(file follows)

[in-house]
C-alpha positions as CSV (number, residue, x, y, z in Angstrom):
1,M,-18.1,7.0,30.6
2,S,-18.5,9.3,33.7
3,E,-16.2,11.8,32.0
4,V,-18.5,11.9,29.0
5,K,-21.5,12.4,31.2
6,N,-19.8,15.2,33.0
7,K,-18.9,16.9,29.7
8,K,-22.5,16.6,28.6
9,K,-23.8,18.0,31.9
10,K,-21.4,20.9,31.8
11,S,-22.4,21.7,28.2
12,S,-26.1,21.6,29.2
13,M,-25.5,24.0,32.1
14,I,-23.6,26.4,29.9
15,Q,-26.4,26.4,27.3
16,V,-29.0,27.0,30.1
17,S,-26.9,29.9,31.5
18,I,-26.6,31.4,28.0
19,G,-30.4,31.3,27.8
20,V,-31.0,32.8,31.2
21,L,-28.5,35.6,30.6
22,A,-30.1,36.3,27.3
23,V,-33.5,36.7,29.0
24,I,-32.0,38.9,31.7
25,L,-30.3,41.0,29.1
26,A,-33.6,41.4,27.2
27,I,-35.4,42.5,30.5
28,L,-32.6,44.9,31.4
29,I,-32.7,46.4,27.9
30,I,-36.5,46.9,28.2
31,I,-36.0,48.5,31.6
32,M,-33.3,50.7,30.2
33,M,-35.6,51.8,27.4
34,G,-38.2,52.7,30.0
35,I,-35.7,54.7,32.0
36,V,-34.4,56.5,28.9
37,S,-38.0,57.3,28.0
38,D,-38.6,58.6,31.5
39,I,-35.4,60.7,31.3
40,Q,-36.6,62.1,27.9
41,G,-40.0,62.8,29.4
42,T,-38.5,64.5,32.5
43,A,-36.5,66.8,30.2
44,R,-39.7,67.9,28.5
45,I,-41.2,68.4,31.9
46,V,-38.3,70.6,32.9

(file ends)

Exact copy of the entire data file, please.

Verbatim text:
[in-house]
C-alpha positions as CSV (number, residue, x, y, z in Angstrom):
1,M,-18.1,7.0,30.6
2,S,-18.5,9.3,33.7
3,E,-16.2,11.8,32.0
4,V,-18.5,11.9,29.0
5,K,-21.5,12.4,31.2
6,N,-19.8,15.2,33.0
7,K,-18.9,16.9,29.7
8,K,-22.5,16.6,28.6
9,K,-23.8,18.0,31.9
10,K,-21.4,20.9,31.8
11,S,-22.4,21.7,28.2
12,S,-26.1,21.6,29.2
13,M,-25.5,24.0,32.1
14,I,-23.6,26.4,29.9
15,Q,-26.4,26.4,27.3
16,V,-29.0,27.0,30.1
17,S,-26.9,29.9,31.5
18,I,-26.6,31.4,28.0
19,G,-30.4,31.3,27.8
20,V,-31.0,32.8,31.2
21,L,-28.5,35.6,30.6
22,A,-30.1,36.3,27.3
23,V,-33.5,36.7,29.0
24,I,-32.0,38.9,31.7
25,L,-30.3,41.0,29.1
26,A,-33.6,41.4,27.2
27,I,-35.4,42.5,30.5
28,L,-32.6,44.9,31.4
29,I,-32.7,46.4,27.9
30,I,-36.5,46.9,28.2
31,I,-36.0,48.5,31.6
32,M,-33.3,50.7,30.2
33,M,-35.6,51.8,27.4
34,G,-38.2,52.7,30.0
35,I,-35.7,54.7,32.0
36,V,-34.4,56.5,28.9
37,S,-38.0,57.3,28.0
38,D,-38.6,58.6,31.5
39,I,-35.4,60.7,31.3
40,Q,-36.6,62.1,27.9
41,G,-40.0,62.8,29.4
42,T,-38.5,64.5,32.5
43,A,-36.5,66.8,30.2
44,R,-39.7,67.9,28.5
45,I,-41.2,68.4,31.9
46,V,-38.3,70.6,32.9